Fiction Focus- The Other Woman

I haven’t posted for a while, but today got to thinking about a specific trope that is far more pervasive than we perhaps we think. It is the recurring character of the Other Woman (sometimes referred to as the Evil Other Woman, even though she isn’t necessarily evil).

The Other Woman appears in all of our storytelling- from fairytales to teen fiction. When trying to pinpoint what exactly it was that made her an important character, two words sprung to mind: jealousy and competition.

These often (though by no means always) spring from a romantic source- the fight over a heart of a man. The Other Woman is a near constant presence in Gothic romance- wives, either dead or hidden in the attic, who threaten the young heroines of such books with nothing more than their name, their reputation, the fact that  they were there first. In a lot of young adult books, she’s the tall skinny blonde counterpart to the dumpy brunette heroine who is able to seduce anyone she likes with nothing but the power of legginess. Even as far back as Hans Christian Andersen, the little mermaid was ousted by a human princess.

But romance needn’t necessarily be the root of the troubled relationship between your heroine and the Other Woman. In Jane Austen’s Emma, the eponymous heroine has a complex about a particular young woman by the name of Jane Fairfax. Emma doesn’t hate Jane as a rule but it’s clear that Emma feels threatened by her. The two are equally well-liked and “accomplished” as the rules of the day go, and Emma feels comfortable in her little community with her reigning queen-like and saint-like (Emma herself is a very amusing character). The problem is that Jane is so amiable, and when she comes to visit, everybody loves her. Maybe more than they love Emma. And that’s a problem. Another fairytale analogy exists in The Goose Girl, where the princess’ serving girl takes everything from her.

Of course, just as the Other Woman needn’t be a man-eater, nor is she necessarily evil. Indeed as our tastes change, fiction changes around us. Some elements remain the same. Often the Other Woman is similar to the heroine in a lot of ways, making the heroine feel inferior or envious in more ways than one. Maybe they’re in the same career, or good at the same things. Exchanges between the two may vary from the downright nasty to the unbearingly sweet (which in some ways makes it even worse, because it’s much harder to hate someone that you can’t hate).

What do you think of the Other Woman trope? Have you ever used it? Will you ever? How does the dynamic work- or if you have never written one, can you think of an example where the dynamic was good?

And a final question- the Other Woman doesn’t, as far as I can tell, have a widespread male counterpart. Please prove me wrong if you can! And if you can’t- why do you think this is?

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3 Responses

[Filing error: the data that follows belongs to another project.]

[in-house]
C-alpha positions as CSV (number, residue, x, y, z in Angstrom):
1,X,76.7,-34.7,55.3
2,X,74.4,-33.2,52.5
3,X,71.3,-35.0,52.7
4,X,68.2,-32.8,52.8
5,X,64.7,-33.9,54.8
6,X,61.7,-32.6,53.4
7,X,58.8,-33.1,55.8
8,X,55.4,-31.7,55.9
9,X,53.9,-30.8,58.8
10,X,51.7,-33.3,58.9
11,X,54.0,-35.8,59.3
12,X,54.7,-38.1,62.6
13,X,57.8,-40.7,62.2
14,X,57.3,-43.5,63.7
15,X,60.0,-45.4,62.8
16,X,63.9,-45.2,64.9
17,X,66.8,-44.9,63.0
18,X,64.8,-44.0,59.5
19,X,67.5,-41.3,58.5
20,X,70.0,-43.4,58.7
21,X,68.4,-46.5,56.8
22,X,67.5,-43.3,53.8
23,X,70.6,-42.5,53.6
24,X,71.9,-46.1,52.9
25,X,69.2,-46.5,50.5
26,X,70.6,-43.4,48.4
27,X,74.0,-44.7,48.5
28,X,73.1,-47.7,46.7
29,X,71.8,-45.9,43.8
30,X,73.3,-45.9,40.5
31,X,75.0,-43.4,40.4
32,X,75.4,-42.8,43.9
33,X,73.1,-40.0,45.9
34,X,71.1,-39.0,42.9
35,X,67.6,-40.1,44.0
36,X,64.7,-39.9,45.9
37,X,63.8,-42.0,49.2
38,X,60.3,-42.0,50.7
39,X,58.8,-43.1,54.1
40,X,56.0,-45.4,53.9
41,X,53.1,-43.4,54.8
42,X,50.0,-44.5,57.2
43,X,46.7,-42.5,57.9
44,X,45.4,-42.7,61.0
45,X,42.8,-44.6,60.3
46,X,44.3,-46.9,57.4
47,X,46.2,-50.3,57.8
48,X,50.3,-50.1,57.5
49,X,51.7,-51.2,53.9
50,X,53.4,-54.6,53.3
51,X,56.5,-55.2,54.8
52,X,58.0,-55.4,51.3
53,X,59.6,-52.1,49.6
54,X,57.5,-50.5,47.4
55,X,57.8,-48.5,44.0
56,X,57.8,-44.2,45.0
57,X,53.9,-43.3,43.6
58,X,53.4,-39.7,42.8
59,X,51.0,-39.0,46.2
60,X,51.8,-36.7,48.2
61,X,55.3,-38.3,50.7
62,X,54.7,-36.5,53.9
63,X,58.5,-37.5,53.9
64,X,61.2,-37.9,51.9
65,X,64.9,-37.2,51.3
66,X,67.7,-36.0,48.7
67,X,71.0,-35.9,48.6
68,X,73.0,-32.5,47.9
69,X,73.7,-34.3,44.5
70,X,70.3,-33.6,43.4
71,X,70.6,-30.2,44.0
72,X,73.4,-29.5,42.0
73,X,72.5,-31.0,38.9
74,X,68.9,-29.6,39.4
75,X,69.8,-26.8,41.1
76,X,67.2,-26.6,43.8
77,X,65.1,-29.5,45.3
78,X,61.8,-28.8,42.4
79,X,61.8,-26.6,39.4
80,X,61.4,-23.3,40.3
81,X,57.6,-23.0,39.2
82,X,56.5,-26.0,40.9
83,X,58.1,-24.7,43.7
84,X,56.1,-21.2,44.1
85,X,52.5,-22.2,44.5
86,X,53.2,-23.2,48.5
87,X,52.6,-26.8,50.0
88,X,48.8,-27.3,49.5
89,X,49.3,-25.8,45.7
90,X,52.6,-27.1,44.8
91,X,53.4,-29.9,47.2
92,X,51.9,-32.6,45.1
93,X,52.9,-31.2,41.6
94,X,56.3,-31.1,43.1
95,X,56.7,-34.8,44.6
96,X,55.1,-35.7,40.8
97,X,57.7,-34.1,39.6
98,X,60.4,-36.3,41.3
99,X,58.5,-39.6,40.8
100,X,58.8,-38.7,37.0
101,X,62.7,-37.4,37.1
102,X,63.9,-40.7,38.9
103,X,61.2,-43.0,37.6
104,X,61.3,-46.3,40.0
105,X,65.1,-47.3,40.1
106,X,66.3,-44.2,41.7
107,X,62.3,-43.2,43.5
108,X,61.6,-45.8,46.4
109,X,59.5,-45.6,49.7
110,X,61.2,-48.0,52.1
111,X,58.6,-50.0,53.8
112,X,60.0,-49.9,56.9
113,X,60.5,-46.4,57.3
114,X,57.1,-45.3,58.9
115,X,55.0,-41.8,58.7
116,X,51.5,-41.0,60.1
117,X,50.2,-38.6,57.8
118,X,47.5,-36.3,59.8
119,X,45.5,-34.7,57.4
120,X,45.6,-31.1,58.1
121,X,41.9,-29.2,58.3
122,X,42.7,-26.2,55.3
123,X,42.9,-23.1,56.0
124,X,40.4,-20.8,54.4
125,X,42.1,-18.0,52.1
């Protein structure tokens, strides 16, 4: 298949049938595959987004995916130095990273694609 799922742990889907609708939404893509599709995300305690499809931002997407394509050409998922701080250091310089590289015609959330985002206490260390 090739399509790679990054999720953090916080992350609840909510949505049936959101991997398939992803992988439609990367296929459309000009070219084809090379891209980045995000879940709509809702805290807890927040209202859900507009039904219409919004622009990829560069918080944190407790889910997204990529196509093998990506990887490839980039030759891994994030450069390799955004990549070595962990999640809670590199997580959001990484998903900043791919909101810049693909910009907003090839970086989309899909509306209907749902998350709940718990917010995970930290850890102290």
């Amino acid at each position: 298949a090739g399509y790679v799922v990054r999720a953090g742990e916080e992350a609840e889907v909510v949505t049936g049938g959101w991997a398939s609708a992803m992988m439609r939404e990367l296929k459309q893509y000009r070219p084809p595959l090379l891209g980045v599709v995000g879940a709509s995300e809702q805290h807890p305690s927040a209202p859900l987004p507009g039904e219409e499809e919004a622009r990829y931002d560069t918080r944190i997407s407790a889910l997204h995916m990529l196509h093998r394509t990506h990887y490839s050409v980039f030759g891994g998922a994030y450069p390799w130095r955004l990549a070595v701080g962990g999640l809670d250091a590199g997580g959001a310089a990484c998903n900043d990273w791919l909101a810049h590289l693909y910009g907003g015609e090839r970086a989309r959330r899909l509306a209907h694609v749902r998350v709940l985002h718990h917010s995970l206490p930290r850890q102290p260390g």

1. beckiw says:

    There’s actually a lot of Other Men in Shoujo manga (manga aimed mainly at girls). They usually appear in the guise of the competition for the female lead’s heart. They’ll often be opposite in personality to the main male lead so as to provide an alternative. However there’s an abundance of Other Women in them as well. Most high school romance manga spend an awful lot of time using any narrative trick to keep the main couple apart.

    I think the Other Woman trope can be interesting if done well. If she’s going to be a sort of two dimensional character there to highlight the lead’s flaws or to distract from the main love story and that’s it then I wouldn’t like that. If she’s a well rounded character with her own kind of character trajectory then it becomes interesting.

  2. Heather says:

    I think becki makes some really good points – as long as the Other Woman is fleshed out, even if we never meet her in the flesh as such – then it can be powerful. However, when we get these 2 dimensional perfections, then it doesn’t work so well.

    I have Faye in my novels who is sort of the Other Woman, but she’s also the heroine’s friend and stands for a lot more than the role she plays in the male lead’s storyline.

  3. Stella says:

    I also think it’s a very interesting trope- heck, Chasing Dragons essentially revolves around the trope- Astrid and Alicia are BOTH the other woman acting in the other’s story. Alicia is the better version of Astrid, as far as Astrid can see, the one with the crown and the looks and the magic and the power. And the man. But if we look at it from the other side, Astrid is this upstart coming to steal everything away from Alicia.

    So maybe we should also always investigate that relationship from both sides- because both women become The Other Woman in that case.

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